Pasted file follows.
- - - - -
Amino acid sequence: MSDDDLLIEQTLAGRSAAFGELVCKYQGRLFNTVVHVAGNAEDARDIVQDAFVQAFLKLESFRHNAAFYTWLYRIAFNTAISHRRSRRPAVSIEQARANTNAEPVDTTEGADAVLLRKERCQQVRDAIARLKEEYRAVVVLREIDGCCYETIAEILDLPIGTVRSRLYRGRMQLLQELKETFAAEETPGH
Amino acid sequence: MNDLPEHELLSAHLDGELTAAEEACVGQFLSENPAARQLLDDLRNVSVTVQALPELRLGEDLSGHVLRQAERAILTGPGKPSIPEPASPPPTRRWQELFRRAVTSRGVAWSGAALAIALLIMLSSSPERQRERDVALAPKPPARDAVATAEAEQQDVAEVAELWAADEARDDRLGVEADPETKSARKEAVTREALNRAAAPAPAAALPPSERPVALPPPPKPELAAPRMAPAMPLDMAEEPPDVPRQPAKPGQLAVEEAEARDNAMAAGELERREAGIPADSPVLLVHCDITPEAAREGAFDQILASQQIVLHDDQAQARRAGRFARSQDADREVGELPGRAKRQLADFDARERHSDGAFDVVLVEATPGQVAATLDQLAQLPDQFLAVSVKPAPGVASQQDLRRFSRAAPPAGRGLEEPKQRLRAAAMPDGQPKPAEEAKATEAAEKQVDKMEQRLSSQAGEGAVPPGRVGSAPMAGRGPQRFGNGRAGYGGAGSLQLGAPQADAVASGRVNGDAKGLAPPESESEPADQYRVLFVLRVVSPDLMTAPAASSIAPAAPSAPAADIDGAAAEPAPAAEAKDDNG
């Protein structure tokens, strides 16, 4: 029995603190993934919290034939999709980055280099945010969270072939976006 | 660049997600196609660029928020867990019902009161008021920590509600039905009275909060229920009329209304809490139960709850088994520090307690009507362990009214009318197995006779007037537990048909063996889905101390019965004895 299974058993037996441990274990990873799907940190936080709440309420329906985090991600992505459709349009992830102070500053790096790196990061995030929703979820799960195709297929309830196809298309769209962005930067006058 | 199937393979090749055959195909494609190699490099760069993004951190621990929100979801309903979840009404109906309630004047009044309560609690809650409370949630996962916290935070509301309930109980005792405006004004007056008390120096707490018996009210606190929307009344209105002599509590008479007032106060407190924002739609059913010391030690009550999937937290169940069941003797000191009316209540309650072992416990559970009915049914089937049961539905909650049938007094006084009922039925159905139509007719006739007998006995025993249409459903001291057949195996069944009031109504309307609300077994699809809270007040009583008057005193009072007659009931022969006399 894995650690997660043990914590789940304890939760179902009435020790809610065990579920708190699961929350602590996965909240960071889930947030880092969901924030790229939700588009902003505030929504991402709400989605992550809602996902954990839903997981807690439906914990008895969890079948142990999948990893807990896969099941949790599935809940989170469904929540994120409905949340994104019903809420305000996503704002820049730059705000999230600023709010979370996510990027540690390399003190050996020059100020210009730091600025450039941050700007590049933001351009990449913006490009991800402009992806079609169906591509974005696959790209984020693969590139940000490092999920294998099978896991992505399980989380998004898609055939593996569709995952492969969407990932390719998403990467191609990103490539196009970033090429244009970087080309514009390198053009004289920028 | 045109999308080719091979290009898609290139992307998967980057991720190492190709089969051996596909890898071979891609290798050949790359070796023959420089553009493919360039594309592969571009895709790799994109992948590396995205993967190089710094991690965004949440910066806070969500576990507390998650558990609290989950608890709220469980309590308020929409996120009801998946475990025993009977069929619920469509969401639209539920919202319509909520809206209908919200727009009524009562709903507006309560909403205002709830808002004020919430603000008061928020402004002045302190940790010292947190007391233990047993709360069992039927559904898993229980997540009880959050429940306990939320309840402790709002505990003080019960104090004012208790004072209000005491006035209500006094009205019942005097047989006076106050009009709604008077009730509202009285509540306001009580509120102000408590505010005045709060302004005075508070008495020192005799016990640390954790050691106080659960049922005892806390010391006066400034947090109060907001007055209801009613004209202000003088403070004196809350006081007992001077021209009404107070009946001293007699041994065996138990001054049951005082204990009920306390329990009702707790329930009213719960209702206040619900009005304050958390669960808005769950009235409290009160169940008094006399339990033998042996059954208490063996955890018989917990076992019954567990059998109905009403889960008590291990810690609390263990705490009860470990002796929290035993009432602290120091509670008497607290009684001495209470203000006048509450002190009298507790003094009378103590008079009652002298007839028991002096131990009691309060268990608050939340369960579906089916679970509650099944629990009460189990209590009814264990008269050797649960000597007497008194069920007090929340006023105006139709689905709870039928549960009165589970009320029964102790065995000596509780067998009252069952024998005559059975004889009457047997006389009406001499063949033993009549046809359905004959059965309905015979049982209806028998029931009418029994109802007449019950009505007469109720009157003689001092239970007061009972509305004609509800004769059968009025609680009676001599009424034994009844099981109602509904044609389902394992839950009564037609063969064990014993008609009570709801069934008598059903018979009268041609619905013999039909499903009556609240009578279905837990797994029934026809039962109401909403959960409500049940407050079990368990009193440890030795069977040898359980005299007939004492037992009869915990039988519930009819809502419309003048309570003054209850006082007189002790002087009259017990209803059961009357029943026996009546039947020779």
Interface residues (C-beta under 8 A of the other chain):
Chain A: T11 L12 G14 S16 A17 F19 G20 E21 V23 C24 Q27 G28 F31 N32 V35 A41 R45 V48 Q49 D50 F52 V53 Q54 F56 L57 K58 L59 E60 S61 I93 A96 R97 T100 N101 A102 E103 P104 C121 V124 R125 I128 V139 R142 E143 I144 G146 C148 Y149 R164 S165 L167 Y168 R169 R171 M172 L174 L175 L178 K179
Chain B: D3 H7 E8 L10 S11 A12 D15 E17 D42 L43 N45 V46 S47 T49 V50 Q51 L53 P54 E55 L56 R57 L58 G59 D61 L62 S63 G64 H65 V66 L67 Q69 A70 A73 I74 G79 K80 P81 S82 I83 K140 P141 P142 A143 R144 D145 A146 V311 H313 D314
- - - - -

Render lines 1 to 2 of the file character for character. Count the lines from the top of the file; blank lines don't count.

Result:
Amino acid sequence: MSDDDLLIEQTLAGRSAAFGELVCKYQGRLFNTVVHVAGNAEDARDIVQDAFVQAFLKLESFRHNAAFYTWLYRIAFNTAISHRRSRRPAVSIEQARANTNAEPVDTTEGADAVLLRKERCQQVRDAIARLKEEYRAVVVLREIDGCCYETIAEILDLPIGTVRSRLYRGRMQLLQELKETFAAEETPGH
Amino acid sequence: MNDLPEHELLSAHLDGELTAAEEACVGQFLSENPAARQLLDDLRNVSVTVQALPELRLGEDLSGHVLRQAERAILTGPGKPSIPEPASPPPTRRWQELFRRAVTSRGVAWSGAALAIALLIMLSSSPERQRERDVALAPKPPARDAVATAEAEQQDVAEVAELWAADEARDDRLGVEADPETKSARKEAVTREALNRAAAPAPAAALPPSERPVALPPPPKPELAAPRMAPAMPLDMAEEPPDVPRQPAKPGQLAVEEAEARDNAMAAGELERREAGIPADSPVLLVHCDITPEAAREGAFDQILASQQIVLHDDQAQARRAGRFARSQDADREVGELPGRAKRQLADFDARERHSDGAFDVVLVEATPGQVAATLDQLAQLPDQFLAVSVKPAPGVASQQDLRRFSRAAPPAGRGLEEPKQRLRAAAMPDGQPKPAEEAKATEAAEKQVDKMEQRLSSQAGEGAVPPGRVGSAPMAGRGPQRFGNGRAGYGGAGSLQLGAPQADAVASGRVNGDAKGLAPPESESEPADQYRVLFVLRVVSPDLMTAPAASSIAPAAPSAPAADIDGAAAEPAPAAEAKDDNG